The nine firings at Malmstrom represented just about the entire chain of command at the base. The officers were not fired for cheating, Air Force officials said, but because nearly half of the missile launch crew's members either were cheating on monthly proficiency tests or knew about the cheating.
The officers "failed to provide adequate oversight of their crew force," the secretary of the Air Force, Deborah Lee James, said at a news conference.
Separately, the Air Force said it had fired Col. Donald Holloway, the commander of a missile wing at Warren Air Force Base in Wyoming, over the "loss of confidence in his ability to lead." Holloway's firing, the Air Force said, "has nothing to do with the recent commander-directed investigation into the testing compromise at Malmstrom."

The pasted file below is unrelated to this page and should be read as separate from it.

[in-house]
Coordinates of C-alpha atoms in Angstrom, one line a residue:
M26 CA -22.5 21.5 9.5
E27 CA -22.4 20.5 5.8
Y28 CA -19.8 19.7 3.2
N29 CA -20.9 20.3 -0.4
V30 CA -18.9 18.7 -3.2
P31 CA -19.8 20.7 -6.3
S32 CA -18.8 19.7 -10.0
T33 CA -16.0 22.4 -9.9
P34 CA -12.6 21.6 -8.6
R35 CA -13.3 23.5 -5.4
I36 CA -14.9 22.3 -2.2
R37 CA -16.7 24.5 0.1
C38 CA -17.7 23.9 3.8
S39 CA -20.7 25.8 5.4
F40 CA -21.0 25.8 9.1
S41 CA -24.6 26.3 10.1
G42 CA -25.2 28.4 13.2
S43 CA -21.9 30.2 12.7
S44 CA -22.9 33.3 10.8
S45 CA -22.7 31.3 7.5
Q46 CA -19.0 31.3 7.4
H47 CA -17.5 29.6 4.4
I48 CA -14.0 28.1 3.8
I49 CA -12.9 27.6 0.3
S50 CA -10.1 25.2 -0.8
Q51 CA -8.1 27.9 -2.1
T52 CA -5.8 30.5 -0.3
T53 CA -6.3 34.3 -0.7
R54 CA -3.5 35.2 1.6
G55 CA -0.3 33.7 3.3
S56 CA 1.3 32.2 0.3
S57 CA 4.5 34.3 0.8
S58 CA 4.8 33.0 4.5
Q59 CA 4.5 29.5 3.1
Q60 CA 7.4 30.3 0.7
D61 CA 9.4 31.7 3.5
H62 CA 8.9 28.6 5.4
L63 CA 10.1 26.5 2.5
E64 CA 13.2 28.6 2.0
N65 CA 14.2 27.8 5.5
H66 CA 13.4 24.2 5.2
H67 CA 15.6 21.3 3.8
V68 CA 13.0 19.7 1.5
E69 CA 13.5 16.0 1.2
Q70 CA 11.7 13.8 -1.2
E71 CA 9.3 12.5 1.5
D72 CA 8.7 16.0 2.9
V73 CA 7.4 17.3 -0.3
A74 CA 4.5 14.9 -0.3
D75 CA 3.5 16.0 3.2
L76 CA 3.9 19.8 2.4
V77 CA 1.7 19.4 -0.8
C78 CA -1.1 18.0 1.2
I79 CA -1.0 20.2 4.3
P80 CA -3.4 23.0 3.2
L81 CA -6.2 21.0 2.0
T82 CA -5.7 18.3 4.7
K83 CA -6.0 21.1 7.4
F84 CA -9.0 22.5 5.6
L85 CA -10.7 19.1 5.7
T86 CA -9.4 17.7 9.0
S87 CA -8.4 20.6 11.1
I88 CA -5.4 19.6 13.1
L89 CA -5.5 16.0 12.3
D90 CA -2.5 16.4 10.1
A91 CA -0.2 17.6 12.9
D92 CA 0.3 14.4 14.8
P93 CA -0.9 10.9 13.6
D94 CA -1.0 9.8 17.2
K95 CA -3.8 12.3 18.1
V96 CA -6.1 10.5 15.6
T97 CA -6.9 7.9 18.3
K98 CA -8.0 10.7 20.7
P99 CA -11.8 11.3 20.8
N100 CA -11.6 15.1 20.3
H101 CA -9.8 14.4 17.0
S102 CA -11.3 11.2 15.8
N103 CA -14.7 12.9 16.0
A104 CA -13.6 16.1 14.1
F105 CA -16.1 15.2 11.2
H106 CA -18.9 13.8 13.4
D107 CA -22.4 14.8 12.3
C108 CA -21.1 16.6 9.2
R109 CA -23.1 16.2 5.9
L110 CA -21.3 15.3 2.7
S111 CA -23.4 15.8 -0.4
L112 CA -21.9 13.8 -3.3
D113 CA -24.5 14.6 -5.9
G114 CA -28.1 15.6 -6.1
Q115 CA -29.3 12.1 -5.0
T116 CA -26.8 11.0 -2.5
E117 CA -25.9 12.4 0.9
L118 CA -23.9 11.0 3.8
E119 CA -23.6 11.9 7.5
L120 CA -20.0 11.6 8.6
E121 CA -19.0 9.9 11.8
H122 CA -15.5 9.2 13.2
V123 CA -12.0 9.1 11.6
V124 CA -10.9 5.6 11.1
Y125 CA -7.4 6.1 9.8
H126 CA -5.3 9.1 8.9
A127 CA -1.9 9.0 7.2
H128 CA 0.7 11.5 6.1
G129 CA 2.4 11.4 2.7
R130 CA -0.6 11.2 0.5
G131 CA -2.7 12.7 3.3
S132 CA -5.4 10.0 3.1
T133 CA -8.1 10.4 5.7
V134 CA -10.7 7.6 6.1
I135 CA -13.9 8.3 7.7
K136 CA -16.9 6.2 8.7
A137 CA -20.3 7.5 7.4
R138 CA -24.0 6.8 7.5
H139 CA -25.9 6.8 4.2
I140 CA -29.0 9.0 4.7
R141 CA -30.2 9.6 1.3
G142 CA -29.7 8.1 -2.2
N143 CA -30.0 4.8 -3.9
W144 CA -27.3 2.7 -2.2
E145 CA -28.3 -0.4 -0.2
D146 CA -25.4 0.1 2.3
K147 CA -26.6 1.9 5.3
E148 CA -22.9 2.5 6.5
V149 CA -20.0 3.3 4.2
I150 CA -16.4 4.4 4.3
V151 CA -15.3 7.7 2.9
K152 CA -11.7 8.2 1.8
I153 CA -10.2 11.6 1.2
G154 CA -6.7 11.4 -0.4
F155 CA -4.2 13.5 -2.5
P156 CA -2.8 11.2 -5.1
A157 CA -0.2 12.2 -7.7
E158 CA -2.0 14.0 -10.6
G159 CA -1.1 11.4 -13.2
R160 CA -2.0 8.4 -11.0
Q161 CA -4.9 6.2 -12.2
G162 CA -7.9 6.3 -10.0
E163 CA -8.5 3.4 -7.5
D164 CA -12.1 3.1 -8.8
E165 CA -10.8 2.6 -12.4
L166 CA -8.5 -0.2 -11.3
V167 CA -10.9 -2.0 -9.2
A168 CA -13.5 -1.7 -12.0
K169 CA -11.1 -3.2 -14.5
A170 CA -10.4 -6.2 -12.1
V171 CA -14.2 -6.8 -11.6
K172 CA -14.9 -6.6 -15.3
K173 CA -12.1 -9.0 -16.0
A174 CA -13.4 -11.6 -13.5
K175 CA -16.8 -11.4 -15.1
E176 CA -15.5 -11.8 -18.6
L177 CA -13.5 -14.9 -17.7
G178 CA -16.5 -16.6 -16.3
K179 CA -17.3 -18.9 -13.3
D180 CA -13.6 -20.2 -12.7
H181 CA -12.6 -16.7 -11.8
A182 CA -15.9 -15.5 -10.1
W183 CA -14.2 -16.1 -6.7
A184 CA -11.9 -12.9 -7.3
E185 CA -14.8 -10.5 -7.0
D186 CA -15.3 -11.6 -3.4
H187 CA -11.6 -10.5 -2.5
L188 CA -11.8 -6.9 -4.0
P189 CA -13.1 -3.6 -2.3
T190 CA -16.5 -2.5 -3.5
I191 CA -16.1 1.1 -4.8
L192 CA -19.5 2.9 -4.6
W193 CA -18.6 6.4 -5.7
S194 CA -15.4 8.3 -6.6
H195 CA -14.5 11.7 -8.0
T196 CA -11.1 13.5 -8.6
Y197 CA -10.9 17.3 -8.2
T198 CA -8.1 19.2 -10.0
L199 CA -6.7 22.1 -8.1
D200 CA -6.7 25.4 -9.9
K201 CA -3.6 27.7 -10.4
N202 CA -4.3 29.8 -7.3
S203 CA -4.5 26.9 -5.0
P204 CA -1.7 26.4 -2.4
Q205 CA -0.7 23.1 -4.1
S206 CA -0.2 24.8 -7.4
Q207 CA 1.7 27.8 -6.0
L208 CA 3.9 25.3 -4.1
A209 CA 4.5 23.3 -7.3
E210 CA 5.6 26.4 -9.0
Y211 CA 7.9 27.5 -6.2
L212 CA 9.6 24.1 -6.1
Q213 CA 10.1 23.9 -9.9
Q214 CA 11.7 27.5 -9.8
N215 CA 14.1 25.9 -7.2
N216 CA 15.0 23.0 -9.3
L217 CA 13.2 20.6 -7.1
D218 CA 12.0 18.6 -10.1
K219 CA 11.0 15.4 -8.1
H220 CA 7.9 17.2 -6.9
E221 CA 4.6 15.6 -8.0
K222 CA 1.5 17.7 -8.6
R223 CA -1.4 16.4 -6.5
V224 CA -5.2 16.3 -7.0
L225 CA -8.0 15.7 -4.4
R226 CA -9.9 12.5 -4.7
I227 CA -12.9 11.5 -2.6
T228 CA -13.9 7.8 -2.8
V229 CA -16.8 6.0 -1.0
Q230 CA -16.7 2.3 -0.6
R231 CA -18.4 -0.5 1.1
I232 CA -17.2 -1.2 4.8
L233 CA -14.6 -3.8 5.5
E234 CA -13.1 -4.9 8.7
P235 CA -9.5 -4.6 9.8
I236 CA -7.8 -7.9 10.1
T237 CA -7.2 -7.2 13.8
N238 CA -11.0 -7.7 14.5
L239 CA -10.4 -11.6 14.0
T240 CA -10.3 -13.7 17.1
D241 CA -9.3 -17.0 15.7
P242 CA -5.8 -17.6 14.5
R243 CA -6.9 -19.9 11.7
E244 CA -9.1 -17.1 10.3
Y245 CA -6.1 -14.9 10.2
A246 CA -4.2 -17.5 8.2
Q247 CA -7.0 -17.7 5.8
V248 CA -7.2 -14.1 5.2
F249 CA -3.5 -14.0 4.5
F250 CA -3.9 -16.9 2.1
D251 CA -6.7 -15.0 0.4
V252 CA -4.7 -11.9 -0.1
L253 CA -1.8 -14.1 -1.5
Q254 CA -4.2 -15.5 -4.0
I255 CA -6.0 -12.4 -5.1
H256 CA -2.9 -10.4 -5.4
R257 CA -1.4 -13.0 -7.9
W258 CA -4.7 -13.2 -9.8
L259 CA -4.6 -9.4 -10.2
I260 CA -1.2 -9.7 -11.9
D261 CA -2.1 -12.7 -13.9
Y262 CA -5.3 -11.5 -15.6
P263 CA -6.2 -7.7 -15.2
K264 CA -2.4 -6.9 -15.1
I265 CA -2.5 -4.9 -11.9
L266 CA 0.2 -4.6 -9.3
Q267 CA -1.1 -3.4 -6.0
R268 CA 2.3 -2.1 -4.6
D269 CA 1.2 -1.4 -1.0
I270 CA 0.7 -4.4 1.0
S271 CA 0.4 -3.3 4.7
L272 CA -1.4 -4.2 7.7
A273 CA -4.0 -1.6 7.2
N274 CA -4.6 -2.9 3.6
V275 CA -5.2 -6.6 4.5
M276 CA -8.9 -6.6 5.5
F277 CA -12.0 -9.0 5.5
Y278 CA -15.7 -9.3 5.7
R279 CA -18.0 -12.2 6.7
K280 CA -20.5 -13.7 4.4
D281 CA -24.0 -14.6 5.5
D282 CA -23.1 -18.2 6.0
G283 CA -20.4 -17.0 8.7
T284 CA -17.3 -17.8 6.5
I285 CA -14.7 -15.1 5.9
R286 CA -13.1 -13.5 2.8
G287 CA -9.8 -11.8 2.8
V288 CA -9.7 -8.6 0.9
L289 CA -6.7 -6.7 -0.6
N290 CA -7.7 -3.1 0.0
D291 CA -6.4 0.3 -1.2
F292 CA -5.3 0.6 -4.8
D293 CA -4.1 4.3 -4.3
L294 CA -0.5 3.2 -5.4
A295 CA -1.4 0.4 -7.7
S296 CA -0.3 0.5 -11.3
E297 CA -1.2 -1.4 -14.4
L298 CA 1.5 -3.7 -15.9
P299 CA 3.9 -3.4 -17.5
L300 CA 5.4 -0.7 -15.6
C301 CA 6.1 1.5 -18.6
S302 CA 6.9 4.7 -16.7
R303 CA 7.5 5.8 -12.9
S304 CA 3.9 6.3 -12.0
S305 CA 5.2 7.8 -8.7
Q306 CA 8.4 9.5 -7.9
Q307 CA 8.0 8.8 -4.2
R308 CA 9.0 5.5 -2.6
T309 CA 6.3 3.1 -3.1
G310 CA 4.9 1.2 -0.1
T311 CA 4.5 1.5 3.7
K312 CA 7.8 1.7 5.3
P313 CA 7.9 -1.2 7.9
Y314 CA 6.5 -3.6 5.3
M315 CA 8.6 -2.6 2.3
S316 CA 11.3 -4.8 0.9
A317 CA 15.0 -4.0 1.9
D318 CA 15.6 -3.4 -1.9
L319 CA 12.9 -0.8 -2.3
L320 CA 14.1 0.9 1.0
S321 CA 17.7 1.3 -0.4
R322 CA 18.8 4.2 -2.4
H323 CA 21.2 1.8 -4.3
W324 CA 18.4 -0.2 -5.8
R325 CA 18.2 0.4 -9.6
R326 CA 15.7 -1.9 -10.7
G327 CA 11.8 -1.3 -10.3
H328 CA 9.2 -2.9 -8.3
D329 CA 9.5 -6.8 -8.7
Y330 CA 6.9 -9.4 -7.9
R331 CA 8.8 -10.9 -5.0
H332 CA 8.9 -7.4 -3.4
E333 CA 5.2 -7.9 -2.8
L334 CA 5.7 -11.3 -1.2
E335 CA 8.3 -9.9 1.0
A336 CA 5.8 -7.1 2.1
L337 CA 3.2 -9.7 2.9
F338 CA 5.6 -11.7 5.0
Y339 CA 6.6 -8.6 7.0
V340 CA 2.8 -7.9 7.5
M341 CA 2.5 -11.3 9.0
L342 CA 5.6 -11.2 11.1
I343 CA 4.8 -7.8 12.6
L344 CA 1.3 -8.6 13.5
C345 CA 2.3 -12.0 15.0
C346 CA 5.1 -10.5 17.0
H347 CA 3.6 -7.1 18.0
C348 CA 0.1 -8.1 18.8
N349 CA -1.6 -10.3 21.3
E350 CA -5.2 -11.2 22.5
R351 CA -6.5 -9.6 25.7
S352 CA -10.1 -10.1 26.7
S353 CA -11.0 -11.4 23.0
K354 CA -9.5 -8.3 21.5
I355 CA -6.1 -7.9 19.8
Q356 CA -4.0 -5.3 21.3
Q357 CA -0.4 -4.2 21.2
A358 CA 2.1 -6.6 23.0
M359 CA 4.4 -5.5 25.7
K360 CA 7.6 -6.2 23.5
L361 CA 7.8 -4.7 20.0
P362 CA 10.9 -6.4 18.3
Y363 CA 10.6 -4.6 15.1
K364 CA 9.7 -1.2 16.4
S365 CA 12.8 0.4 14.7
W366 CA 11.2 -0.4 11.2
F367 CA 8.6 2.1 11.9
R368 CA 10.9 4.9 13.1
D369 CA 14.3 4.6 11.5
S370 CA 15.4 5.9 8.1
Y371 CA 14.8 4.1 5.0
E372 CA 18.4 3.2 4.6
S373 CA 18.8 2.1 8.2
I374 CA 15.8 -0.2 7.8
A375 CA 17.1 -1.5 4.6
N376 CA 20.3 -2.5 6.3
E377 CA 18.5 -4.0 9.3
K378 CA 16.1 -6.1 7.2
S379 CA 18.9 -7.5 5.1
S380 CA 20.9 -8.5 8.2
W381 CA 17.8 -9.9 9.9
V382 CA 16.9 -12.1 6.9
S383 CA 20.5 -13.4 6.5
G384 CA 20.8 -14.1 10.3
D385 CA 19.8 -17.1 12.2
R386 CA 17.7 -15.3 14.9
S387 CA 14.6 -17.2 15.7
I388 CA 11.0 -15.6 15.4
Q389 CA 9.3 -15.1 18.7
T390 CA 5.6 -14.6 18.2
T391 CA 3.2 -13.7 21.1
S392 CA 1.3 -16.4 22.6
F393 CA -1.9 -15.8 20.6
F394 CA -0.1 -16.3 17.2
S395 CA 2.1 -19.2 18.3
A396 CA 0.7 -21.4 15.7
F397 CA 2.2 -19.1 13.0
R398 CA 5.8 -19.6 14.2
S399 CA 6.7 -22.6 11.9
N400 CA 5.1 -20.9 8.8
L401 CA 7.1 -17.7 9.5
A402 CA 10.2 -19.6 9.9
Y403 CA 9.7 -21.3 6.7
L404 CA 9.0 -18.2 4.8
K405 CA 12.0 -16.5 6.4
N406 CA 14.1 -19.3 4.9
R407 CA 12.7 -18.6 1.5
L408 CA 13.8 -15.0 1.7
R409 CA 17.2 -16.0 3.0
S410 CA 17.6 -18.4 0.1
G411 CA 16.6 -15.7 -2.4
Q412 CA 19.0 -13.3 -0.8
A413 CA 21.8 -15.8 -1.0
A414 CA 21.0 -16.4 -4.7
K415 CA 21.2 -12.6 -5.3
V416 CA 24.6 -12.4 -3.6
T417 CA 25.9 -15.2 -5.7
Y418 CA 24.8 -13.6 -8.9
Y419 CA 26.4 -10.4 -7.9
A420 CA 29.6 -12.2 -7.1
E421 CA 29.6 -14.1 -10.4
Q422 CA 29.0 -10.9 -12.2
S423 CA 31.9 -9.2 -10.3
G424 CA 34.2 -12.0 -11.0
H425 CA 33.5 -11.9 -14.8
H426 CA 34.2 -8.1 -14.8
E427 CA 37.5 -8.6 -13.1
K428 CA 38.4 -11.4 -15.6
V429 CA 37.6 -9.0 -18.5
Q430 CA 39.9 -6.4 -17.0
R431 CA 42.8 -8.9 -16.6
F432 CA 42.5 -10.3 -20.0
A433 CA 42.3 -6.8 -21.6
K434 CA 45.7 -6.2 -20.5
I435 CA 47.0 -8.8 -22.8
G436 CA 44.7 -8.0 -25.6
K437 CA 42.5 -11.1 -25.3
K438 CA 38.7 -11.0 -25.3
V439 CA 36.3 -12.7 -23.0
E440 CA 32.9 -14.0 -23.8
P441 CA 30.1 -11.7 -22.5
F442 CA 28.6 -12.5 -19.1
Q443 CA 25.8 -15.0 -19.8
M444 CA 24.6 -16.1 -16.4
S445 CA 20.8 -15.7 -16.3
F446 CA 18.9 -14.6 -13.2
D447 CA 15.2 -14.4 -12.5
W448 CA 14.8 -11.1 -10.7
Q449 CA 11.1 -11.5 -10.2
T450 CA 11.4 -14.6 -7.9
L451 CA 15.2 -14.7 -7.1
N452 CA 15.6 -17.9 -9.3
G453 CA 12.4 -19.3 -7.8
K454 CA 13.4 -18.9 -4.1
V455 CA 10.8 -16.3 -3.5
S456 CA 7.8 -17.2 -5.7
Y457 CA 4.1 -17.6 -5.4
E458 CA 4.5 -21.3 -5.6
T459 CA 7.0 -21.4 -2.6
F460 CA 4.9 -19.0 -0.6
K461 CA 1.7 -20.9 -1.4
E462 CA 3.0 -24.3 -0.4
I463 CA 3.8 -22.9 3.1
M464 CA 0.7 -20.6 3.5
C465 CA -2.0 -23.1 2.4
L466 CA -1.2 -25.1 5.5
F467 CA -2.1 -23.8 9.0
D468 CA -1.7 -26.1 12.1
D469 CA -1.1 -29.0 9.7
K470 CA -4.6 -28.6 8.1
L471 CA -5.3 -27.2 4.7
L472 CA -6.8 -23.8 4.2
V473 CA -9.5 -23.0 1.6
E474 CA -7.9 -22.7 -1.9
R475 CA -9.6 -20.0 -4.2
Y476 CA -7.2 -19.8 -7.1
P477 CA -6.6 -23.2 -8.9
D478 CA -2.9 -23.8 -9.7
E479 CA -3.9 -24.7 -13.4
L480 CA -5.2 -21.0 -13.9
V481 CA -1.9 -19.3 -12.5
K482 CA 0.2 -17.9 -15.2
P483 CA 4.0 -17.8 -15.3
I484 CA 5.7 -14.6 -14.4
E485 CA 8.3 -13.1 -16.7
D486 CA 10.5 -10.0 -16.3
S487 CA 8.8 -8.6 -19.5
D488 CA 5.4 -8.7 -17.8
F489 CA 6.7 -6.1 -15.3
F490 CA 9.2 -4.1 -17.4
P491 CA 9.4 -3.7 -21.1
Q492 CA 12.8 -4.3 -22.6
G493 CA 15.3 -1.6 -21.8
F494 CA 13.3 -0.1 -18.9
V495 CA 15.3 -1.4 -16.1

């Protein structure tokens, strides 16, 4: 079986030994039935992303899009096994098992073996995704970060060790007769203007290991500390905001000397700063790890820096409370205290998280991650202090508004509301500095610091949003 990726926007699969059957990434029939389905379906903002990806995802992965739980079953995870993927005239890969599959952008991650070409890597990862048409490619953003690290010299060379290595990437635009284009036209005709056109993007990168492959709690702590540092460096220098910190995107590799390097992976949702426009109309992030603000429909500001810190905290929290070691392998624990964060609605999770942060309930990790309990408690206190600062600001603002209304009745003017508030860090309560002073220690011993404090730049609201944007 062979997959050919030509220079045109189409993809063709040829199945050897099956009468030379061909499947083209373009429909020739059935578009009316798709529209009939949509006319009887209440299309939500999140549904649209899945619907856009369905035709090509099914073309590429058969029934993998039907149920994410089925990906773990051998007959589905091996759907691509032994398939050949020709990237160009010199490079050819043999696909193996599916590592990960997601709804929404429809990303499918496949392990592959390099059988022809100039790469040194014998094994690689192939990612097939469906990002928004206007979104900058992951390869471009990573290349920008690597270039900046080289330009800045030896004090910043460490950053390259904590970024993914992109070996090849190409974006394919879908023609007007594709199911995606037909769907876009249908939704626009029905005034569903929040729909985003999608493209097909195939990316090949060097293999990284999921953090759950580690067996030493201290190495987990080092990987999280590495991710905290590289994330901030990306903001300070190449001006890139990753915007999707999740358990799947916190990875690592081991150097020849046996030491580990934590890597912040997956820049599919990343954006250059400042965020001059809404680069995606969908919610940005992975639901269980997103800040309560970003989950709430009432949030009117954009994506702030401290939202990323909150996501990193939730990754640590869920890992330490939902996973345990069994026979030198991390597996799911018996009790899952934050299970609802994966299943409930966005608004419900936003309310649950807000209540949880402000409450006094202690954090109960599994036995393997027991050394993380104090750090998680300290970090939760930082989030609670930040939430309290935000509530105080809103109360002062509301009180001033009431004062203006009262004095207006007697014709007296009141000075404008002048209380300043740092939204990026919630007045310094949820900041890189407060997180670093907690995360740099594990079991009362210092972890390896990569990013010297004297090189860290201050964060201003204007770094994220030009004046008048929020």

The cheating came to light during an inquiry into illegal drug possession, with investigators discovering that test answers were being sent by text message to missile launch officers' cellphones. Air Force officials said that the cheating scandal started with four launch officers who came to the attention of investigators during the drug inquiry.
Malmstrom, near Great Falls, Mont., is one of three bases that oversee the country's arsenal of intercontinental ballistic missiles. Lt. Gen. Stephen W. Wilson, commander of the Air Force Global Strike Command, said Thursday that Defense Department officials did not believe the cheating at Malmstrom extended to other nuclear launch sites. He said officials questioned officers at Warren Air Force Base and Minot Air Force Base in North Dakota, but found nothing that warranted further investigation.
Wilson said the officers who were fired, while losing their command, would be reassigned.